1994; and City and County of San Francisco Harbor Improvement General Obligation Bonds, Series fl and B. The 
Port's outstanding bond indebtedness decreased by $4.3 million, or 8.0 percent, to $48.9 million in fiscal 
year 1998/99. In fiscal year 1998/99 the Port made the final payment on the State of California General 
Obligation Bonds, Series H. 

Net revenue pledged to the Revenue Bonds is required to be maintained at 1.30 times net revenue available 
for revenue bond debt service. Fiscol year 1998/99 bond debt service coverage was 3.45 times, as compared 
to 3.04 times in fiscal year 1997/98. 





BPLRNCE SHEET 



(In Thousands) 



flS OF JUNE 30, 



ASSETS 

Current Assets: 

Cash and investments, held in 
City Treasury — Port operating fund 

Receivables — Net 

Materials and supplies 

Prepaid insurance and other assets 



Total Current Assets 



Restricted Assets: 

Cash held in City Treasury : 

Lessee Deposits 

Capital Outlay 

Cash and investments, held by Trustee — 
Bond interest and redemption 

Investments — Lessee deposits held in trust 



Total Restricted Assets: 



Property, Plant, and Equipment — Net 



Other Assets 



Total Assets 



1999 



41,046 
7,845 
1,226 
300 



50,417 



2,484 
6,803 

9,577 
1,111 



19,975 



211,738 



5,586 



287,716 




46,873 



2,340 
6,947 

9,502 
916 



19,705 



210,670 



3,782 



281,030 



© 

•0 



Copies of the Port's complete financial statements and independent auditor's report may be obtained for $2.50 
from the Accounting Manager, Port of San Francisco, Ferry Building, Suite 3100, San Francisco, Cfl 94111. 




(In Thousands) 



f 


AS OF JUNE 30, 


1999 


1998 ^ 




LIABILITIES AND EQUITY 








Current Liabilities 

Payable from Current Assets: 








Accounts payable and accrued liabilities 


$ 8,927 


$ 7,866 




Current maturities of bonds payable 


1,200 


1,485 




Current maturities of loans payable 


1,200 


900 




Accrued interest payable 


220 


66 


Total Current Liabilities 


11,547 


10,317 




Current Liabilities 

Payable from Restricted Assets: 








Current maturities of bonds payable 


2,930 


2,800 




Accrued bond interest payable 


1,274 


1,340 




Lessee deposits 


3,595 


3,256 




Deferred grants 


38 


12 


Total Poyable 

from Restricted Assets: 


7,837 


7,408 


Deferred Revenue — Net of current portion 






Bonds Payable — Net of current moturities 


43 £72 


47 687 


Loans Payable — Net of current maturities 


9,981 


11,181 


Total Liabilities 


77,470 


80,945 




Equity:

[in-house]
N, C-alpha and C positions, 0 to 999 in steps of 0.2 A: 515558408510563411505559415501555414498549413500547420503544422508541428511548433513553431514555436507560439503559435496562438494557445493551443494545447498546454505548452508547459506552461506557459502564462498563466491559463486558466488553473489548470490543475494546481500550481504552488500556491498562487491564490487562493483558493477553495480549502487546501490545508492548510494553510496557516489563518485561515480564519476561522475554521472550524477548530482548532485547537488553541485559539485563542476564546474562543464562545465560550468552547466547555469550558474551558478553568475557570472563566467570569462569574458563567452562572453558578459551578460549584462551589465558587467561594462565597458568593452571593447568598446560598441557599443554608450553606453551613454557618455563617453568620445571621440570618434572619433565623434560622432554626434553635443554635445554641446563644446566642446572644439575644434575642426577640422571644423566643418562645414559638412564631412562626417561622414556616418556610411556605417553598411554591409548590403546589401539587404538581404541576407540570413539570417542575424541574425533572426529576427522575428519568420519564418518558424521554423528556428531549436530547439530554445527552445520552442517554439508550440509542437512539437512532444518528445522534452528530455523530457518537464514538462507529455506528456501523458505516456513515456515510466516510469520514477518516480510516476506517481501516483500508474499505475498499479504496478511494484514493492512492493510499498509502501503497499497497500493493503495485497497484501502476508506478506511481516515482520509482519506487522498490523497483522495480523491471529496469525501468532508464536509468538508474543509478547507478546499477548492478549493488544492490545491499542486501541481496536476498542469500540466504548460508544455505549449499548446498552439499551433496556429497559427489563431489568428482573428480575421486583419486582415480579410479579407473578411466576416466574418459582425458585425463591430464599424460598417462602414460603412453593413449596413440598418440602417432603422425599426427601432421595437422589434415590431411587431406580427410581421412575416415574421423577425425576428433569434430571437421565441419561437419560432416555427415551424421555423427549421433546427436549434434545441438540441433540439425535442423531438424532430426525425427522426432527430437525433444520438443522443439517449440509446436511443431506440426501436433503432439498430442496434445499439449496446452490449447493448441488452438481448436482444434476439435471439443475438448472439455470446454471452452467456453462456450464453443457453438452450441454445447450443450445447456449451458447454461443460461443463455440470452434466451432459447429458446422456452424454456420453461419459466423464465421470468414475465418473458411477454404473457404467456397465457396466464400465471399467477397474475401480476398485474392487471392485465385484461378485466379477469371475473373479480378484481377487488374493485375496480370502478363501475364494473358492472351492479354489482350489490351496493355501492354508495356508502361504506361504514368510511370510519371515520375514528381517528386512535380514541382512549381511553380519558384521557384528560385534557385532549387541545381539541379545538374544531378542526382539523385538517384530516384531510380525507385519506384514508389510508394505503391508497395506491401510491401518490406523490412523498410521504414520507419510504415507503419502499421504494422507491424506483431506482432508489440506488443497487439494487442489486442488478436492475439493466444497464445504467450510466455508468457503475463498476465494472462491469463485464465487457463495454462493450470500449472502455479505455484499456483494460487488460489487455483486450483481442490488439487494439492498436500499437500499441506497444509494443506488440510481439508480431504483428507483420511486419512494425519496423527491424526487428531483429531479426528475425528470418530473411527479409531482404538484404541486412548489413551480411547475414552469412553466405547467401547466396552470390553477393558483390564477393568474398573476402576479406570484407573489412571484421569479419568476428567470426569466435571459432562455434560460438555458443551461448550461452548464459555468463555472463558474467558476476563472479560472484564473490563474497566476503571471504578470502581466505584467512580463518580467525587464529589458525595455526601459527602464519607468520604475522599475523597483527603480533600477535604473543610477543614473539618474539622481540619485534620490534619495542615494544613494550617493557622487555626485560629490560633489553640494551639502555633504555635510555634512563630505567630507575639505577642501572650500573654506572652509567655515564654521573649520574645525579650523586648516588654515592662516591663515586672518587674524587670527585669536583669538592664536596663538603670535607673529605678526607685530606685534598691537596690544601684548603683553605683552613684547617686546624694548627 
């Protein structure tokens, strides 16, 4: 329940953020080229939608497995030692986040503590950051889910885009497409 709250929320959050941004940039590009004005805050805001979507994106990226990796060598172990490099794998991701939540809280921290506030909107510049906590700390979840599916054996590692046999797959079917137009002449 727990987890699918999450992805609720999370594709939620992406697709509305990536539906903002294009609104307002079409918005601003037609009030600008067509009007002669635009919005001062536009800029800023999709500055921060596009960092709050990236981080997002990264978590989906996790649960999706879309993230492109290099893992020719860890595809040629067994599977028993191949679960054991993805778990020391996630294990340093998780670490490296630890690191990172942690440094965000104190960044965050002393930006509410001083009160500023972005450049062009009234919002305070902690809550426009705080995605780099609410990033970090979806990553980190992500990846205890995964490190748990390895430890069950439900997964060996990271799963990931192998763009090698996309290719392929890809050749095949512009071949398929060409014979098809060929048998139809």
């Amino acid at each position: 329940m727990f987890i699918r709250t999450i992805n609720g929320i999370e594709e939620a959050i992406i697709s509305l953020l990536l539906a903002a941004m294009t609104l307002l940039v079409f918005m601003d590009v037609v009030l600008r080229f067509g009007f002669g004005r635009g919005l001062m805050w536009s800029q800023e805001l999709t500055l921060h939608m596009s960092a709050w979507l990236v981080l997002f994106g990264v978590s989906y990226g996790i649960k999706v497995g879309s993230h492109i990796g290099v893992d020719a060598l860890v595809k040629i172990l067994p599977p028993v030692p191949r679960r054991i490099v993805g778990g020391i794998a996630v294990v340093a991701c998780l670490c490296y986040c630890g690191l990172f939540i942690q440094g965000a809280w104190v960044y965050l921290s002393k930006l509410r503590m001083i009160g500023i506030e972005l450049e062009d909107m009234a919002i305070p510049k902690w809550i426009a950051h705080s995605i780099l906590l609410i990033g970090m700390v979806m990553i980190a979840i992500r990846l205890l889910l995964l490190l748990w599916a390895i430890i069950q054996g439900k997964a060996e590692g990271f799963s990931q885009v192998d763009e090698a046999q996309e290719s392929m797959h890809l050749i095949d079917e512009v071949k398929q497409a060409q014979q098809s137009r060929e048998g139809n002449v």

Contributed capital 


21,101 


20,347 




Revaluation of property 


56,063 


56,063 




Retained earnings 


133,082 


123,675 


Total Equity 


210,246 


200,085 


V 


Total Liabilities and Equity 


$ 287,716 


$ 281,030 J 



STRTEMENT OF INCOME 







(In Thousands) 





YEARS ENDED JUNE 30 


1999 


1998 "\ 




Onei^fl^ina Revenues * 










^ V III Mid VIU 1 VII Ivl X 1 l\JU 9 LI lU 1 Ixd 1 L 


< 


OR '^'^1 

^ O y <J ^ X 


$ 24,317 




pnrkina 

r \ji 1 IX III \M 




5,320 


5, 536 




Cargo 




1,986 


1 Ann 




Fishing 




1,239 


1,187 




Ship repair 




959 


1,188 




Harbor services 




790 


775 




Cruise 




362 


D*f/ 




Other maritime 




1,609 


1,111 




Other 




2,145 


2,429 


Total Operating Revenues 


42,741 


38,490 




Operating Expenses: 










Operations and maintenance 




26,820 


24,129 




Depreciation and amortization 




6,393 


5,889 


Total Operating Expenses 


33,213 


30 018 


Operating Income 


9,528 


8 472 




Other Income (Expenses): 










Interest and investment income 




2,687 


2,457 




Interest expense 




(3,541) 


(3,260) 




Other non-operating income 




2,137 


9,159 




Other non-operating expense 




(2,137) 


(635) 




Gain from fire insurance settlement 




174 


274 




(Loss) gain on disposition of assets 






8 


Total Other Income (Expense) 


(«89) 


8,003 


V 


Net Income 


$ 


8,839 


$ 16,475^ 



STATEMENT OF EQUITY 




(In Thousands) 

YEARS ENDED JUNE 30, 1999 AND 1998 



Balances as of June 30, 1997 

Capital grants 

Other contributions 

Depreciation on fixed assets acquired 
from or constructed through capital 
grants and other external sources 
that reduces contributed capital 

Net income for the year ended 
June 30, 1998 



Contributed Revaluotion 



Capital 



$ 20,040 
215 
660 



(568) 



of Property 



Retained 
Earnings 



Total 
Equity 



$ 56,063 



$ 106,632 



568 



16,475 



$ 182,735 
215 
660 



16,475 



Balonces as of June 30, 1998 

Capital grants 

Other contributions 

Depreciation on fixed assets acquired 
from or constructed through capital 
grants and other external sources 
that reduces contributed capital 

Net income for the year ended 
June 30, 1999 



$ 20,347 
332 
1,000 



$ 56,063 



$ 123,675 



(568) 



568 



8,839 



$ 200,085 
332 
1,000 



8,839